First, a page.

KPMG's analysis of the banking sector’s quarter, ending December 2022, shows that profits have levelled off after a strong year, with reported earnings of $1.77 billion (net profit after tax - NPAT), unchanged from the September 2022 quarter.
The firm’s Financial Institutions Performance Survey (FIPS) reports a 4.5% ($159 million) increase in net interest income, driven by a 0.6% increase in gross loans and advances of the major banks and most major banks reporting around a 10 bps increase in net interest margin (NIM).
This was offset by a decrease of $166 million in non-interest income. The negative movement represents a 26.6% fall from the previous quarter, resulting largely from lower gains on hedging and lower fees and commissions for the quarter.
Operating expenses, impaired asset expenses and tax expenses all remained relatively flat compared with the September quarter.
Tougher times ahead?
“The result represents a slowing in growth for the banking sector, however the December 2022 quarter’s results are largely driven by the decrease in the always volatile non-interest income. The results show a strong finish to the calendar year, with overall record profits for 2022,” says John Kensington, KPMG's Head of Banking and Finance.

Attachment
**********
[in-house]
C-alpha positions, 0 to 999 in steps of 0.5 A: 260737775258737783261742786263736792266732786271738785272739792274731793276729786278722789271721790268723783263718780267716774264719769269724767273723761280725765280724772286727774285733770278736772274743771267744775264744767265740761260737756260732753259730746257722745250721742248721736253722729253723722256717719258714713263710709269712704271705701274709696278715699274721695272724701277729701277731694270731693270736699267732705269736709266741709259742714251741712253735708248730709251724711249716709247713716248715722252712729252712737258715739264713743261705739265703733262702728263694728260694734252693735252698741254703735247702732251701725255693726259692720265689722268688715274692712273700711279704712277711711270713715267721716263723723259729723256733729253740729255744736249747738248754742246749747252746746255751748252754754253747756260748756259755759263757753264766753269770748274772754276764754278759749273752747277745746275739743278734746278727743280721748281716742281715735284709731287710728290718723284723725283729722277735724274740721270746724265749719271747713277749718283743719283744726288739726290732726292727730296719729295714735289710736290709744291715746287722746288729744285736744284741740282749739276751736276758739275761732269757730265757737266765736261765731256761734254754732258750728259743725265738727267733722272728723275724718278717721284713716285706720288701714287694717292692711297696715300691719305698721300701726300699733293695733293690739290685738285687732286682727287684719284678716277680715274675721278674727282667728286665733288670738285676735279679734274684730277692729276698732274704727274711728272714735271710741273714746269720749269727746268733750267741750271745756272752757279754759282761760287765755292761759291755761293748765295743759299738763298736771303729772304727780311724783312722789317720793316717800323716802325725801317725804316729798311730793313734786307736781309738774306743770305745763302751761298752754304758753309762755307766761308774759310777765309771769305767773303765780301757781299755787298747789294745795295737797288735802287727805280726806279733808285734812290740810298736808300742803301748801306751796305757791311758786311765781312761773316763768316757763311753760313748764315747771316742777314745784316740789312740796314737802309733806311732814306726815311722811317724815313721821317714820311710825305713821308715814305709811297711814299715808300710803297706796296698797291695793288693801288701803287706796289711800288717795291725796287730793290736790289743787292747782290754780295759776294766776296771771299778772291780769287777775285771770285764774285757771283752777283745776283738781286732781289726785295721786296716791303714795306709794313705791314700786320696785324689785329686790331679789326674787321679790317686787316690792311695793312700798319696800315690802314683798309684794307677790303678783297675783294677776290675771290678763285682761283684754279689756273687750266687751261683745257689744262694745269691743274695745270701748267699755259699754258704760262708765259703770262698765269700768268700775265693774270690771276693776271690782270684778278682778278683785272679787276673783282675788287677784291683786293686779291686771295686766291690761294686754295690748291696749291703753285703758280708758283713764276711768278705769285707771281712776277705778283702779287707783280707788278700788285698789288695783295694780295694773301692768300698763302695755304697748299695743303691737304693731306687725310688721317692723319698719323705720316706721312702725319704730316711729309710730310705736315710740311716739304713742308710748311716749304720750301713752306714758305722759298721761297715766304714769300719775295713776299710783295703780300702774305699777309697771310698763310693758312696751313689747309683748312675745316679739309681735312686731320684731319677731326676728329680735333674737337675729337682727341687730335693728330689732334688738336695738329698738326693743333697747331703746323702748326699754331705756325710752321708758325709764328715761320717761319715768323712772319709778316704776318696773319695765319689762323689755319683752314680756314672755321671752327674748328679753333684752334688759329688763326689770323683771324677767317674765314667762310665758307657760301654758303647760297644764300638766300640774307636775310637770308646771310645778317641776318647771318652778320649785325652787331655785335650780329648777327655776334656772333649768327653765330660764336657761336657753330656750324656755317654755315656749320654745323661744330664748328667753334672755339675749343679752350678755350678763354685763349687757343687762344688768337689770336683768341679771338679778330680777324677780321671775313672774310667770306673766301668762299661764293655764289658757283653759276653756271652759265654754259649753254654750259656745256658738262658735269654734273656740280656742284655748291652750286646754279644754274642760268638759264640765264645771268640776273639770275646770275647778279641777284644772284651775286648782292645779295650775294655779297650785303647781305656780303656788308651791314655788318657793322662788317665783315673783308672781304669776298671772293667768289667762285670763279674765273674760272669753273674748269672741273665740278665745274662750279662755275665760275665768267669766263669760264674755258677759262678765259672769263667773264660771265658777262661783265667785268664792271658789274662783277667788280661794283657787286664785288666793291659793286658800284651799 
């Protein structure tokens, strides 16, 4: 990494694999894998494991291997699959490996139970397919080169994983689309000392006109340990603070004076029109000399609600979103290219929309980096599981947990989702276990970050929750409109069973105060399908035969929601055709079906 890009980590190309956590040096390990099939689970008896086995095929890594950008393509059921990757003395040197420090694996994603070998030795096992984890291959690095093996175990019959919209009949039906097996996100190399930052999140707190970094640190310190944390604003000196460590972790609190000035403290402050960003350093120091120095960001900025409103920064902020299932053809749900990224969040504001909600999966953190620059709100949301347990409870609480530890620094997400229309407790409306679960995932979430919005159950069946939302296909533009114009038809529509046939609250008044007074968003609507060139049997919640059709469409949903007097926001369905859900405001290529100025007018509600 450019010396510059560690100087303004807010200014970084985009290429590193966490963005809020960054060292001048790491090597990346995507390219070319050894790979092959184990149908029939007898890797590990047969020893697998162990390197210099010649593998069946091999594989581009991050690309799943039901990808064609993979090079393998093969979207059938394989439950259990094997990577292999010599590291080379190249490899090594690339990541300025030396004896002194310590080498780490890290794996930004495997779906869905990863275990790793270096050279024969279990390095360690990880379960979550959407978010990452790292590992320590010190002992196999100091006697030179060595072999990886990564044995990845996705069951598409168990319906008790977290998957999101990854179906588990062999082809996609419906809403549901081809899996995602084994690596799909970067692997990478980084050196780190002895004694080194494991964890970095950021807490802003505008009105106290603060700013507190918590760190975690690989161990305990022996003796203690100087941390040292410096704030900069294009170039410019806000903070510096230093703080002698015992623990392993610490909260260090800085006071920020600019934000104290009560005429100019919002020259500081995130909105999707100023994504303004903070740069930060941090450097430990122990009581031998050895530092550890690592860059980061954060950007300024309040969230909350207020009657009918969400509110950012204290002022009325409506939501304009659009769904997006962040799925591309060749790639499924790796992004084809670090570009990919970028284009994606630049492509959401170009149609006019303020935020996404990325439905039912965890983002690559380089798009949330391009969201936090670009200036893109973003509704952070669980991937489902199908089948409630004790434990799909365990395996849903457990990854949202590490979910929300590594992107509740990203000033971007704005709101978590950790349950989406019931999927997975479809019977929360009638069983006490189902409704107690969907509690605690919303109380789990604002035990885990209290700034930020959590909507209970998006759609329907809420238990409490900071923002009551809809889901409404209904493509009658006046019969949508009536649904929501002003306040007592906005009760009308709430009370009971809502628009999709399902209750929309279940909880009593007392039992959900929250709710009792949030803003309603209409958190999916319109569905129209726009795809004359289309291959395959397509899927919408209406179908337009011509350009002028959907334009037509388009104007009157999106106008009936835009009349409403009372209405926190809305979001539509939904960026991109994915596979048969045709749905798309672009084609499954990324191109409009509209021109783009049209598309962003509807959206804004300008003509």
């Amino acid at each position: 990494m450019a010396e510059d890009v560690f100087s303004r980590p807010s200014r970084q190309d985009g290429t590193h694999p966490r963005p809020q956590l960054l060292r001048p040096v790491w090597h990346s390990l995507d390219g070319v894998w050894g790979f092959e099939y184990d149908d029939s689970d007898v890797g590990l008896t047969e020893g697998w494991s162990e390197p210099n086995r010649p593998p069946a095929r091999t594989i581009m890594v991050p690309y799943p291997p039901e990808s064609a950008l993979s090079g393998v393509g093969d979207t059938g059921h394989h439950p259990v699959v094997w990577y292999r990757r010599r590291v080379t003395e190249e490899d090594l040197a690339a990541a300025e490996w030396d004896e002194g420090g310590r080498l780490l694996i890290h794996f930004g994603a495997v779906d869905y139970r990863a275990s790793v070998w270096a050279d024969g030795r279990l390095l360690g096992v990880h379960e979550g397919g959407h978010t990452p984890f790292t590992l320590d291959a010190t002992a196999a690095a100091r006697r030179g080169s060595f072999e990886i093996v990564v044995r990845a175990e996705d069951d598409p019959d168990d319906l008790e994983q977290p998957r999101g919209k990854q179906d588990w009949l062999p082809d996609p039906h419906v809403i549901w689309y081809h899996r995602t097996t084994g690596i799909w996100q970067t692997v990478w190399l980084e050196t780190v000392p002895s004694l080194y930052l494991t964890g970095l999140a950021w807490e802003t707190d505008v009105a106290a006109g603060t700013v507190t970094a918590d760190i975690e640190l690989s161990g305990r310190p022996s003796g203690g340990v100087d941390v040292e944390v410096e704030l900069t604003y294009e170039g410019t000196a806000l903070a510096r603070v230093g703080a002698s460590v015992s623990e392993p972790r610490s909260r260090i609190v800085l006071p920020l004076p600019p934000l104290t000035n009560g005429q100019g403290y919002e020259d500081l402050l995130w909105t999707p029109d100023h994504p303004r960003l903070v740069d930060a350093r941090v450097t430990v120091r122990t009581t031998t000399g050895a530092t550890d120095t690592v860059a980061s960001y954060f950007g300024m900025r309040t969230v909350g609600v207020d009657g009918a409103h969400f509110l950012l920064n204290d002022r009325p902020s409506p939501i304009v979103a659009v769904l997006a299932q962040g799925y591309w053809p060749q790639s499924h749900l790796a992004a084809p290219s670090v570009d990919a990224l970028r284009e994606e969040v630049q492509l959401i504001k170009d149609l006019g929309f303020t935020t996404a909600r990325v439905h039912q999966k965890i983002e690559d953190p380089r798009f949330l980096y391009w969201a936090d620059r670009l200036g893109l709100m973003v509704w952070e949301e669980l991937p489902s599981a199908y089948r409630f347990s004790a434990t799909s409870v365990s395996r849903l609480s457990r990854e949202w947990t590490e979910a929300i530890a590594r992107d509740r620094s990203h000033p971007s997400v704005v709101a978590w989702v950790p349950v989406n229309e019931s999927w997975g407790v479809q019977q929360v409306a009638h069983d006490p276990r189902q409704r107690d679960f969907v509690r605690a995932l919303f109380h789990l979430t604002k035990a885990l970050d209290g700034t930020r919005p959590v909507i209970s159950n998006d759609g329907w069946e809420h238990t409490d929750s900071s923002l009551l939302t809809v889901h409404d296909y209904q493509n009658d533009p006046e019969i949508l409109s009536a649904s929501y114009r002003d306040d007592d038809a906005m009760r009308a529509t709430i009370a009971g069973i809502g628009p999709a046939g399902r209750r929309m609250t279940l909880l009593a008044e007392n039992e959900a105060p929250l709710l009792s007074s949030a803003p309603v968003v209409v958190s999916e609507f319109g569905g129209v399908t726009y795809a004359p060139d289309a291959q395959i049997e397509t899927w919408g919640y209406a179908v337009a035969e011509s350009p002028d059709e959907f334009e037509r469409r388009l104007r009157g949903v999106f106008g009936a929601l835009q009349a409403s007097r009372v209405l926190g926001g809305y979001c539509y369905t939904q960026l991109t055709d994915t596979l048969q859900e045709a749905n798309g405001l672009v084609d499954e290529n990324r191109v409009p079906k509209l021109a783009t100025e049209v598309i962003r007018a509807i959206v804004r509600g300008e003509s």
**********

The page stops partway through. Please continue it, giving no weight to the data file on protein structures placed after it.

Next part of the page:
“This demonstrates the resilience across the industry following the Covid-19 pandemic and the resulting global and domestic economic impacts. It also shows the flow-on effect of the large amounts of money that were pumped into the economy during Covid-19 support times. However, it may be that record profits are now behind us as the sector, like the rest of the economy, faces continued high inflation, an OCR that continues to rise, house prices that many believe have yet to bottom out and the distinct possibility of a recession.”
As Kiwi households brace for impact, the market still saw new mortgage lending up 5% on the previous quarter however, perhaps tellingly, it was down 32% on the December 2021 quarter. Collective provisioning rose, indicating that lenders may be starting to see some households struggle to meet their repayments.
“With the OCR increases exceeding all expectations, showing no signs of stopping and with around half of borrowers expected to refix their current mortgage lending rates in the next 12 months, we sadly may see some struggle to meet the higher repayments.”
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